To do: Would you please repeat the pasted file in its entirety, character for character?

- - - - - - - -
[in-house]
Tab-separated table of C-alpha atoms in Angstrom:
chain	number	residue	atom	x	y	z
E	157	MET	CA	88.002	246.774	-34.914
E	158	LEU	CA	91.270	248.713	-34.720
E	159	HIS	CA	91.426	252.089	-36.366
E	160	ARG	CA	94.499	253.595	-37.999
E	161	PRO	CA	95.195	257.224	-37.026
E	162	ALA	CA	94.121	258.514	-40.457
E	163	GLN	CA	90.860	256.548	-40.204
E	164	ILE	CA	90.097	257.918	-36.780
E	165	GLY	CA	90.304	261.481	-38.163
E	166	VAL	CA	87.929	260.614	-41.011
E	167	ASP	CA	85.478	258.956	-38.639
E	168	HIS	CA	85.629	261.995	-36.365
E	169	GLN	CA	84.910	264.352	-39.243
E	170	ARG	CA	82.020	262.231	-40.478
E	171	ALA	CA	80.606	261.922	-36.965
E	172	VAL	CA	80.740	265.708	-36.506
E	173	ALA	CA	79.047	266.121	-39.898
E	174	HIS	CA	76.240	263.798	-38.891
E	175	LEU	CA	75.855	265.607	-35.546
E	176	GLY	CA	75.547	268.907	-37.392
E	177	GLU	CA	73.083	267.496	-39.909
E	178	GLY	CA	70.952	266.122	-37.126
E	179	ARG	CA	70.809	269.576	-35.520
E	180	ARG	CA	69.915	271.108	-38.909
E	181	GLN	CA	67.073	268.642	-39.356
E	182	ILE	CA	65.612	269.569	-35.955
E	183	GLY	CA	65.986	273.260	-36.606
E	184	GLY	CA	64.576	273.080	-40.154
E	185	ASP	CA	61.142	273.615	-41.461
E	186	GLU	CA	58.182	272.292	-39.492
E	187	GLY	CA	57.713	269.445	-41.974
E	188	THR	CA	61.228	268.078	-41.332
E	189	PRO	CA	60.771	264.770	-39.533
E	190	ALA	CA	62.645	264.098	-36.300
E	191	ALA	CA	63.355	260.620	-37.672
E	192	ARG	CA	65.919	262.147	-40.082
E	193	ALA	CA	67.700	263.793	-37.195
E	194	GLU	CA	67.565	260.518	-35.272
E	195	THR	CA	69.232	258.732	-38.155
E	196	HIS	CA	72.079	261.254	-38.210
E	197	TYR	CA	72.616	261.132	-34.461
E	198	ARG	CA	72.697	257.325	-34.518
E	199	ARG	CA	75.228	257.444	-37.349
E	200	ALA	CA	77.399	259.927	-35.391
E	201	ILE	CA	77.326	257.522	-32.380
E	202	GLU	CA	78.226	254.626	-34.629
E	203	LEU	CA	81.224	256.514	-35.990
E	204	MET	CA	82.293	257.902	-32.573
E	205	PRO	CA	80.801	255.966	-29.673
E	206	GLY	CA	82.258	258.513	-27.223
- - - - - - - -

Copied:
[in-house]
Tab-separated table of C-alpha atoms in Angstrom:
chain	number	residue	atom	x	y	z
E	157	MET	CA	88.002	246.774	-34.914
E	158	LEU	CA	91.270	248.713	-34.720
E	159	HIS	CA	91.426	252.089	-36.366
E	160	ARG	CA	94.499	253.595	-37.999
E	161	PRO	CA	95.195	257.224	-37.026
E	162	ALA	CA	94.121	258.514	-40.457
E	163	GLN	CA	90.860	256.548	-40.204
E	164	ILE	CA	90.097	257.918	-36.780
E	165	GLY	CA	90.304	261.481	-38.163
E	166	VAL	CA	87.929	260.614	-41.011
E	167	ASP	CA	85.478	258.956	-38.639
E	168	HIS	CA	85.629	261.995	-36.365
E	169	GLN	CA	84.910	264.352	-39.243
E	170	ARG	CA	82.020	262.231	-40.478
E	171	ALA	CA	80.606	261.922	-36.965
E	172	VAL	CA	80.740	265.708	-36.506
E	173	ALA	CA	79.047	266.121	-39.898
E	174	HIS	CA	76.240	263.798	-38.891
E	175	LEU	CA	75.855	265.607	-35.546
E	176	GLY	CA	75.547	268.907	-37.392
E	177	GLU	CA	73.083	267.496	-39.909
E	178	GLY	CA	70.952	266.122	-37.126
E	179	ARG	CA	70.809	269.576	-35.520
E	180	ARG	CA	69.915	271.108	-38.909
E	181	GLN	CA	67.073	268.642	-39.356
E	182	ILE	CA	65.612	269.569	-35.955
E	183	GLY	CA	65.986	273.260	-36.606
E	184	GLY	CA	64.576	273.080	-40.154
E	185	ASP	CA	61.142	273.615	-41.461
E	186	GLU	CA	58.182	272.292	-39.492
E	187	GLY	CA	57.713	269.445	-41.974
E	188	THR	CA	61.228	268.078	-41.332
E	189	PRO	CA	60.771	264.770	-39.533
E	190	ALA	CA	62.645	264.098	-36.300
E	191	ALA	CA	63.355	260.620	-37.672
E	192	ARG	CA	65.919	262.147	-40.082
E	193	ALA	CA	67.700	263.793	-37.195
E	194	GLU	CA	67.565	260.518	-35.272
E	195	THR	CA	69.232	258.732	-38.155
E	196	HIS	CA	72.079	261.254	-38.210
E	197	TYR	CA	72.616	261.132	-34.461
E	198	ARG	CA	72.697	257.325	-34.518
E	199	ARG	CA	75.228	257.444	-37.349
E	200	ALA	CA	77.399	259.927	-35.391
E	201	ILE	CA	77.326	257.522	-32.380
E	202	GLU	CA	78.226	254.626	-34.629
E	203	LEU	CA	81.224	256.514	-35.990
E	204	MET	CA	82.293	257.902	-32.573
E	205	PRO	CA	80.801	255.966	-29.673
E	206	GLY	CA	82.258	258.513	-27.223